Though the parents weren’t congregants of mine, and they belonged to an orthodox shul, the young man asked me if I would meet with them and I agreed.  They came to my home for the meeting.  I explained the situation from the young couple’s point of view: the bride was happy to convert and they would be accepted in the Jewish world.  But the father insisted that his son would not marry someone who wasn’t born Jewish; otherwise, he would disown him, or in Jewish terms, say kaddish over him.  I’d heard this being done by ultra-Orthodox Jews in Stamford Hill, the London equivalent of Rippon Lea.  But in this case the parents were cultured, professional people who were living in a non-Jewish area south of London.  They belonged to a synagogue but rarely attended.  There was nothing about them to suggest fanaticism of any kind.   Yet they could not see the courage in their son and in the way he was handling the situation.  Instead, they saw their son as somehow betraying them by acting against their wishes. 

For me, this was a deeply distressing situation.  As a rabbi I found it so difficult to understand why the parents would not accept his son’s partner if she converted.  As a human being I couldn’t grasp how the parents could not acknowledge and respect the courage that their son was displaying in determining his own course through life.  Yet I do know how difficult it can be to accept our children’s and grandchildren’s decisions as meaningful and weighty, even if they are from our perspective impractical or simply odd.  It’s hard to keep in mind that it shows great courage for someone to adopt a path that is completely different from that of their parents, a path that is uncertain and untested.

But it also shows courage to know what the limits are to experimentation, and to hold to those limits.  Our yeshiva-bocher David shows this when he refuses to perform his stand-up comedy on Shabbat.   He honours his tradition and what it gave him through his years of childhood and young adulthood.  His Judaism, his family, his community resonate deeply within him, and he won’t give them up. 

So often in my career I’ve seen people deliberately give up a Yiddishkeit which gives them pleasure and a sense of belonging, almost to spite themselves. I imagine it’s because they feel that if they’ve followed their hearts into new areas of life, that act of courage requires them to turn their backs on their Jewish heritage in its entirety.  It’s black or white, all or nothing.  But that’s not the case.  It takes a certain kind of courage to resist thinking in this way, and it takes courage to draw a line and say, Beyond this line I shall not pass.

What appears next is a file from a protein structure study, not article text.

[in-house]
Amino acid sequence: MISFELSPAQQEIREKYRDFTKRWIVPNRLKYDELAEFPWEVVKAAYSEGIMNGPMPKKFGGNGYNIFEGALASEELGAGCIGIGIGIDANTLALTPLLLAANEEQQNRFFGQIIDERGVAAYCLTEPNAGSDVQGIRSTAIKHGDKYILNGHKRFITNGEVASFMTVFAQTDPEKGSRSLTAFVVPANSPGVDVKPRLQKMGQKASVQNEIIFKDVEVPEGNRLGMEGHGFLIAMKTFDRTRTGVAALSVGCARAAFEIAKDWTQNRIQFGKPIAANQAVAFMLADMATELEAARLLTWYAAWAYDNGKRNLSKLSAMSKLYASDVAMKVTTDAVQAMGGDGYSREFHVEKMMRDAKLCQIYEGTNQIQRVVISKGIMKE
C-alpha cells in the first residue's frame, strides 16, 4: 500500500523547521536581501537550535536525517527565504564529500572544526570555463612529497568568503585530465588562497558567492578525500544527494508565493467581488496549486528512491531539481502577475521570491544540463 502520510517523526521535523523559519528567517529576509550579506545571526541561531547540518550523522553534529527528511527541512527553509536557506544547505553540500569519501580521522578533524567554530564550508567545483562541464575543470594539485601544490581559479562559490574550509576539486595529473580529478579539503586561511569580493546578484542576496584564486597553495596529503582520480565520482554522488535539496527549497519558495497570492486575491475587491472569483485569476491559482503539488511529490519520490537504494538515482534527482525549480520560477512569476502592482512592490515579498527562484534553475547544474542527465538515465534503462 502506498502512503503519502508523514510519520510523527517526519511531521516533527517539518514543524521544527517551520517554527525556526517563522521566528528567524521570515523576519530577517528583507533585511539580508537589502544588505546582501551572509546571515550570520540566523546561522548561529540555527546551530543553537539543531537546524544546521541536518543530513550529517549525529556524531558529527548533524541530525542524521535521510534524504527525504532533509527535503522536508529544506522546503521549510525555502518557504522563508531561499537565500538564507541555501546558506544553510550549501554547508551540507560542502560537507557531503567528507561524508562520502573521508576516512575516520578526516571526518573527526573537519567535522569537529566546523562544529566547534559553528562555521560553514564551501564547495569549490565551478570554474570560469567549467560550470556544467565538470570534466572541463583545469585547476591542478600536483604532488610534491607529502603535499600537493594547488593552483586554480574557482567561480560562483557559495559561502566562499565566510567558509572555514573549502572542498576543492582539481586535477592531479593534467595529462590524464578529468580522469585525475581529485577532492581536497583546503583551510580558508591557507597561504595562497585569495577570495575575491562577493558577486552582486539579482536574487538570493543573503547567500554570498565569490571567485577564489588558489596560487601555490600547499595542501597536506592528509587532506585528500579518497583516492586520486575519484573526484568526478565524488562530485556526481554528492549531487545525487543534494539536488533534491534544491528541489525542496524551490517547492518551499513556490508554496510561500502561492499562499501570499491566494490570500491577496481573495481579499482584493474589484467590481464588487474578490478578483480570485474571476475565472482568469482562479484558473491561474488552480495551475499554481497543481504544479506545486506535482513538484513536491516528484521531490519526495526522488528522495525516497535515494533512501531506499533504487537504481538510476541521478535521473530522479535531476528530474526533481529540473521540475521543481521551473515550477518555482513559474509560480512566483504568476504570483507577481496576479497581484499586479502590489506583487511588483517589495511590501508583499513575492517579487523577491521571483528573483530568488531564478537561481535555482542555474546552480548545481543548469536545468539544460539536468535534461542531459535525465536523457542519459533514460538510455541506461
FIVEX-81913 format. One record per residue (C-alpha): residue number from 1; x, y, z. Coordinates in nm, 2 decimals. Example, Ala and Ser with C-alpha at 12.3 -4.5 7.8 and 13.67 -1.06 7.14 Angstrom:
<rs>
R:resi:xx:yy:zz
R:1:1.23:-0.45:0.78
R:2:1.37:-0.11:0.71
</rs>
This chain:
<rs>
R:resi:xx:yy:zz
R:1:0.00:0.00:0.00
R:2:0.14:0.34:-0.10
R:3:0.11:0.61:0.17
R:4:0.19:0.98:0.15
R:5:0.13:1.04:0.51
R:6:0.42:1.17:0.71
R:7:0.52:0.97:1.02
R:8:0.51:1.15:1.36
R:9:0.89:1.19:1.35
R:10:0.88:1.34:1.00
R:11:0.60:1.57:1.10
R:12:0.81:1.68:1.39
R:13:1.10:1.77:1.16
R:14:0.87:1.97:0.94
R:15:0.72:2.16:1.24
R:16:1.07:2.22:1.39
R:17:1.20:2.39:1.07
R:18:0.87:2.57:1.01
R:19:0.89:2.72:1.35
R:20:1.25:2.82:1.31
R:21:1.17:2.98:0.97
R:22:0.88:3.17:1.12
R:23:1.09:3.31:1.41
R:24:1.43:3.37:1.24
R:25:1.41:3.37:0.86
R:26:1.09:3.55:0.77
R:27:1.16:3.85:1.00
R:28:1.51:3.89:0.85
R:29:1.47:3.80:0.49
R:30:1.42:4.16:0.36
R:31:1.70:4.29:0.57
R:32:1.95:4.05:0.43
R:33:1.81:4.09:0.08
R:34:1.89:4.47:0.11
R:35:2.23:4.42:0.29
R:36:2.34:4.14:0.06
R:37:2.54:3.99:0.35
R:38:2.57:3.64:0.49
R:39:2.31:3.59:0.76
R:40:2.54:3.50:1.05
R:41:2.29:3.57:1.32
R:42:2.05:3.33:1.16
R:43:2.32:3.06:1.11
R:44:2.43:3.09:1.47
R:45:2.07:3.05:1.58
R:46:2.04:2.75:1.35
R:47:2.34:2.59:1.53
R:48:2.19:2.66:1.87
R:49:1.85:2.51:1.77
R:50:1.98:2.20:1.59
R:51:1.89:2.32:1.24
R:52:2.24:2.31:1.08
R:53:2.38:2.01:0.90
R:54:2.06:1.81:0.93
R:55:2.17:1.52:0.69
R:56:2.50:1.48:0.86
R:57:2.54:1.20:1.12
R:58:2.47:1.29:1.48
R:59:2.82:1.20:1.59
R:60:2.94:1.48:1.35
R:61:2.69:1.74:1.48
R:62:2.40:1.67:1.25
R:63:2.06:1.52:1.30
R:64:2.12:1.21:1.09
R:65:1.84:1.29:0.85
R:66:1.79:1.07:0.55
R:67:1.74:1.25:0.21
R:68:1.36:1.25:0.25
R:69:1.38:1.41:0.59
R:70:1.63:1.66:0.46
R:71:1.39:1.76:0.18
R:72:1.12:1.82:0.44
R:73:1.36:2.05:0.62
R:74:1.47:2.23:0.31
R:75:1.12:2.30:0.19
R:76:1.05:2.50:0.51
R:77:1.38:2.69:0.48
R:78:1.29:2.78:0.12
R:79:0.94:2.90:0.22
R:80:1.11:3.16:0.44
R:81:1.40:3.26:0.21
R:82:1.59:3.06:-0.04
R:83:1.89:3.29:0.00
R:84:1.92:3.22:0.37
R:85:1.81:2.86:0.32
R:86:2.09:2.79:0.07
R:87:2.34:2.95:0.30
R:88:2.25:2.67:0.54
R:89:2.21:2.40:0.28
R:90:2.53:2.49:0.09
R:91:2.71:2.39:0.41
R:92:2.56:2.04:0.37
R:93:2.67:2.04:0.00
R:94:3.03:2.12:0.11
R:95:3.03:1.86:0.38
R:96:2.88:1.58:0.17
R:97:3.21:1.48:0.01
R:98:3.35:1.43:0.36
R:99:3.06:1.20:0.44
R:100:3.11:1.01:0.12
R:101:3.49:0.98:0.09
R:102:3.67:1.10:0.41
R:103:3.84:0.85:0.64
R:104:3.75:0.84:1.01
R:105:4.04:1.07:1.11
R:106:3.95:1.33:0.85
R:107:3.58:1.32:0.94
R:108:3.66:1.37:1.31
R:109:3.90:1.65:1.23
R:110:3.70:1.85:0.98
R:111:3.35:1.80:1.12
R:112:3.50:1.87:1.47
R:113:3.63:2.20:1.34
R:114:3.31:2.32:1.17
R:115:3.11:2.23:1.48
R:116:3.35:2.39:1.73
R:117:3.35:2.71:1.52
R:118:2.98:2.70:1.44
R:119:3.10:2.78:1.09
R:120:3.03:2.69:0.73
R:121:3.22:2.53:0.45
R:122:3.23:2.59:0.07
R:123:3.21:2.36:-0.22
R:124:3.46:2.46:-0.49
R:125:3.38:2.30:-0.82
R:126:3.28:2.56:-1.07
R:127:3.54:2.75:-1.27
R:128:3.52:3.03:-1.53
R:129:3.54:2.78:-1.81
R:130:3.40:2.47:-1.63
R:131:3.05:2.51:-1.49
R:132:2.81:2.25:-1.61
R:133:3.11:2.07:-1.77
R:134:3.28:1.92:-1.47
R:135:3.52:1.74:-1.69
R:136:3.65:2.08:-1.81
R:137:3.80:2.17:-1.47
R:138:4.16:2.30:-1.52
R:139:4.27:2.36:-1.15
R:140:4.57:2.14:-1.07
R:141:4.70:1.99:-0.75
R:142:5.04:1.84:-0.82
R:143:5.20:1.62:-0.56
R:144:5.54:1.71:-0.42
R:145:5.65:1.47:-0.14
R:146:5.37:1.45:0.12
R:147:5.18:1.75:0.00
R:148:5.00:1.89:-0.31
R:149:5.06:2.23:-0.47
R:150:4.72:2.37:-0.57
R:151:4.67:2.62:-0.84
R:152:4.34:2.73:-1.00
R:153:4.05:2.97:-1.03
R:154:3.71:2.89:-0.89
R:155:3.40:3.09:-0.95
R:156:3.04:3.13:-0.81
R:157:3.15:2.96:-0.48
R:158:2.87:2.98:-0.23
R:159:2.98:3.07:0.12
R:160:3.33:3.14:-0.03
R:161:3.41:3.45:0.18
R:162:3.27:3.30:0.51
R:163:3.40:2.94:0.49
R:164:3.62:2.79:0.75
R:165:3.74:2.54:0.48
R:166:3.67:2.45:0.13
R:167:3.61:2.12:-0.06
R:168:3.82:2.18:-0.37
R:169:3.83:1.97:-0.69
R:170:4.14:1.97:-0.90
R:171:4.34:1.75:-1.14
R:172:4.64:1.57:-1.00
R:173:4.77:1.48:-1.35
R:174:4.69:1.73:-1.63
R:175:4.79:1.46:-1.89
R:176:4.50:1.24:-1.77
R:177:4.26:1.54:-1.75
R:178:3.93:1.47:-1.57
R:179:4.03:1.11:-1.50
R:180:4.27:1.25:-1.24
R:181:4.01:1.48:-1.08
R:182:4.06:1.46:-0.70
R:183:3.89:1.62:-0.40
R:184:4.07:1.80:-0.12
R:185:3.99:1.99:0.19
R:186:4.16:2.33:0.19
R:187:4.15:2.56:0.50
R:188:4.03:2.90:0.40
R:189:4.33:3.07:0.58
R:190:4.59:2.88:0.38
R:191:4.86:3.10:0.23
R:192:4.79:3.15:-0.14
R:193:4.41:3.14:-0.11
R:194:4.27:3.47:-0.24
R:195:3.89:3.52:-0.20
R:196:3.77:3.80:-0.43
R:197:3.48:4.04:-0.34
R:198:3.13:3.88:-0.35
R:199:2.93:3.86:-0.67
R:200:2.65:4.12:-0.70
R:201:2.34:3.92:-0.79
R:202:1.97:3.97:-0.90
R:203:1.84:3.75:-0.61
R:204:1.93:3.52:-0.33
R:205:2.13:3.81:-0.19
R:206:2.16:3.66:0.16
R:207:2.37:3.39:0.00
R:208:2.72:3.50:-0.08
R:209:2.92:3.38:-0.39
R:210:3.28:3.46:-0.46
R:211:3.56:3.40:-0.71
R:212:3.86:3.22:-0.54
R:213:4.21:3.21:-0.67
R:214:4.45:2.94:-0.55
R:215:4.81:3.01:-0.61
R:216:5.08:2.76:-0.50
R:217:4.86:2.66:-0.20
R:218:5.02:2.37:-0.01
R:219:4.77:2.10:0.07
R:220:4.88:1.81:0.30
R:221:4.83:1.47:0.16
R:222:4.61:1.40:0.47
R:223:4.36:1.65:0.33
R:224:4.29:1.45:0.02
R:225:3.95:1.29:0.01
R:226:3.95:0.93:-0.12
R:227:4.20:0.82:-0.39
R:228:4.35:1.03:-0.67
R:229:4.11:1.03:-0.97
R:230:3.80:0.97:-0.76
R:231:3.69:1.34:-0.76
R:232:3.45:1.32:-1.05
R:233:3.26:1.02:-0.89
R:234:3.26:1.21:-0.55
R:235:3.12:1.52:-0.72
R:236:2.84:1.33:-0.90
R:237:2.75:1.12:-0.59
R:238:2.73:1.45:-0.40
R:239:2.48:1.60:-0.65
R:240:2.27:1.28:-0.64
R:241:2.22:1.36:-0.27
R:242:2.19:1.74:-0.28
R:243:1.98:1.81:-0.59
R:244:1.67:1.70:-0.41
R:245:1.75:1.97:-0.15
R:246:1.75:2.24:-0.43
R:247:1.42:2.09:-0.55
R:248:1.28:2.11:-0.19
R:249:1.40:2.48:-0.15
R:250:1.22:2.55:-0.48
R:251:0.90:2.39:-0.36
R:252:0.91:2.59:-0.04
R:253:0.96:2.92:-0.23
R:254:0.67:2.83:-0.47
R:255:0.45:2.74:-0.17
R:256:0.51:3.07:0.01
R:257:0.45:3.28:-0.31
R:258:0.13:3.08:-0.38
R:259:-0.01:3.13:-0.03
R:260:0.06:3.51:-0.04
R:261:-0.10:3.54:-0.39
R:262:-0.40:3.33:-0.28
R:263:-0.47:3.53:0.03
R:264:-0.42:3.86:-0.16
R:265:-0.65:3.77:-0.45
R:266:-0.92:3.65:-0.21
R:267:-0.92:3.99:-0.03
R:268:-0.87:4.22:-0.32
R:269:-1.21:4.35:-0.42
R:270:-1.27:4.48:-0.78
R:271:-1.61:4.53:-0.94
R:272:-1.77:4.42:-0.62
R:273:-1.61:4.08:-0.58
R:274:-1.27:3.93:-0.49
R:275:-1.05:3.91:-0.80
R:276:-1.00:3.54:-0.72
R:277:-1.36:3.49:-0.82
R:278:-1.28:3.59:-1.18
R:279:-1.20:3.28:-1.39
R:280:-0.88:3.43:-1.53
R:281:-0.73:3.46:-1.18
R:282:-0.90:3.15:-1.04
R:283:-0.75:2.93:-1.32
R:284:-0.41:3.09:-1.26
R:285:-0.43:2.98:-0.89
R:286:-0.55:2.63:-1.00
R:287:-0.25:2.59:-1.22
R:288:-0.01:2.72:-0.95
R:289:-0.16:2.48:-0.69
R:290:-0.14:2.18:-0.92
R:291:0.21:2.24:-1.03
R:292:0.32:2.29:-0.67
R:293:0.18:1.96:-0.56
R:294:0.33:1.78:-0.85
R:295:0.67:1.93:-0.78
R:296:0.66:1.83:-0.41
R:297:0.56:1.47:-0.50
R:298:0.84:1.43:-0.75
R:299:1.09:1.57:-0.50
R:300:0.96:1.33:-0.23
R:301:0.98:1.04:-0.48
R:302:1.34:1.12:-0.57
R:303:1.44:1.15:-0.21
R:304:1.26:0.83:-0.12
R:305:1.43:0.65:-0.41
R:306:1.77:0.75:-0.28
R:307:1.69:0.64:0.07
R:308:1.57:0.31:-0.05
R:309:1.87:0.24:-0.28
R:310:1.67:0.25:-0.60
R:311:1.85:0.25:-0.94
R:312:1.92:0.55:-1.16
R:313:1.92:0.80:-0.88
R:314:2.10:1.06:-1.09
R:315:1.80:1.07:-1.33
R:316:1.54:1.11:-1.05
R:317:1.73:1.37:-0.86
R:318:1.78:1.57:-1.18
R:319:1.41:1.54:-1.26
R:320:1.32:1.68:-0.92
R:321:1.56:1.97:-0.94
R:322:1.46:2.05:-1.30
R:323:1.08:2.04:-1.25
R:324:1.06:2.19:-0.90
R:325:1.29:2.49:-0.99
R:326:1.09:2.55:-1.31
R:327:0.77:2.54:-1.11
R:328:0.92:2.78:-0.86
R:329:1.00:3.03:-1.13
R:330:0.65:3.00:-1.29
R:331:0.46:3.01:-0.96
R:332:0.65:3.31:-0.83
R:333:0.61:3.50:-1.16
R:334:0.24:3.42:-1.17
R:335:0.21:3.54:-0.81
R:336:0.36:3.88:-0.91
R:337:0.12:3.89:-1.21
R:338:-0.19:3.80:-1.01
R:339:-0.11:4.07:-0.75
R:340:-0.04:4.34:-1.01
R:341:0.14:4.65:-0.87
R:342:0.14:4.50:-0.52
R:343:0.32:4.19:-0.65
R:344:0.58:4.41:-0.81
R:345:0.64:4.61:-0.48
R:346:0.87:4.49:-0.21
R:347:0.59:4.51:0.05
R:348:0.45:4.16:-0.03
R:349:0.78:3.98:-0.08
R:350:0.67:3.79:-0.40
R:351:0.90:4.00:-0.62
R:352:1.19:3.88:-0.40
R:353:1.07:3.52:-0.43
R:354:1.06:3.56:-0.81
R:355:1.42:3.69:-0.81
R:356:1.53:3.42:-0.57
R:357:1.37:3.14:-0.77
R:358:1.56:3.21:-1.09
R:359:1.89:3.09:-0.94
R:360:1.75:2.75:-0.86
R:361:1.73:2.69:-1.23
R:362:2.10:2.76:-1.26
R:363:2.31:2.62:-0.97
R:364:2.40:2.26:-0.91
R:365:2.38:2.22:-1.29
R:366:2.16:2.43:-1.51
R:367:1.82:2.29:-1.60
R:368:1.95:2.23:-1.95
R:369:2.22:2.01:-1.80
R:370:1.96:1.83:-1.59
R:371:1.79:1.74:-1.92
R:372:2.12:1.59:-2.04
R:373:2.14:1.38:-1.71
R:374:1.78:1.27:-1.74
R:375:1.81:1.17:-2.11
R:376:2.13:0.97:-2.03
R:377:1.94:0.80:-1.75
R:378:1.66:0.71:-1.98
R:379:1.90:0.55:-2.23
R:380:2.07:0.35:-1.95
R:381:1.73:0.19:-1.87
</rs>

Congregational rabbis, especially Progressive rabbis, have to show this courage continually.  Our job is to support our congregants insofar as we are able, but we also have to be clear about where we draw the “red lines” that define for us authentic Jewish tradition.  I believe that is what’s expected of us by our communities, and rightly so.  Not long ago I was approached by someone in the community to perform a mixed faith wedding for their child.  This has happened many times over my career.  The rabbis of the UPJ have long seen mixed faith weddings as a red line that we will not cross.   It’s like David, remaining Shomer Shabbat, Shabbat observant, even while pursuing his comedy career.  So, we have courageously accepted many changes in our approach to Jewish practice, including most notably same-sex marriages, because in our view these changes are true to who we are as human beings.   But we have also, courageously in my opinion, remained true to our faith and identity as Jews by requiring both partners in a marriage to be Jewish. 

We expect the non-Jewish partner to convert.  If they decide not to convert, we are fine with that decision and of course we are completely welcoming to the couple.  But there are consequences that follow on from their decision, one of which is that we cannot perform the wedding.   In the United States the Reform movement has not maintained this “red line”, and I believe this has contributed to the state of crisis in which they find themselves.  But in almost all other communities in the World Union for Progressive Judaism, that red line has been maintained. 

In this regard, I can really relate to David, our comedian.  He lives with a tension that is there because he is doubly courageous.  On the one hand, he has been courageous in pursuing his dream of being a stand-up comic, which requires him to enter into uncharted territory unapproved of by his family and colleagues; and on the other hand, he has been courageous in remaining Shomer Shabbat, which maintains his links to his community and strengthens his soul.  Some would see this as being hypocritical.  He should choose one or the other.  That is the black-and-white, all or nothing attitude that I described earlier. 

I disagree.  I think David is living life as it is, not black or white but made up of innumerable shades of grey.  Life is filled with tensions and paradoxes and clashes of values.  We show courage by grappling with them and so expressing all the many dimensions of our personalities.  Yom Kippur gives us an invaluable opportunity to explore the multiple dimensions of our personality and so come to appreciate the courage we display in living them out.  It’s not easy, but this is what it means to live a life that is true to itself. 

G’mar chatima tova.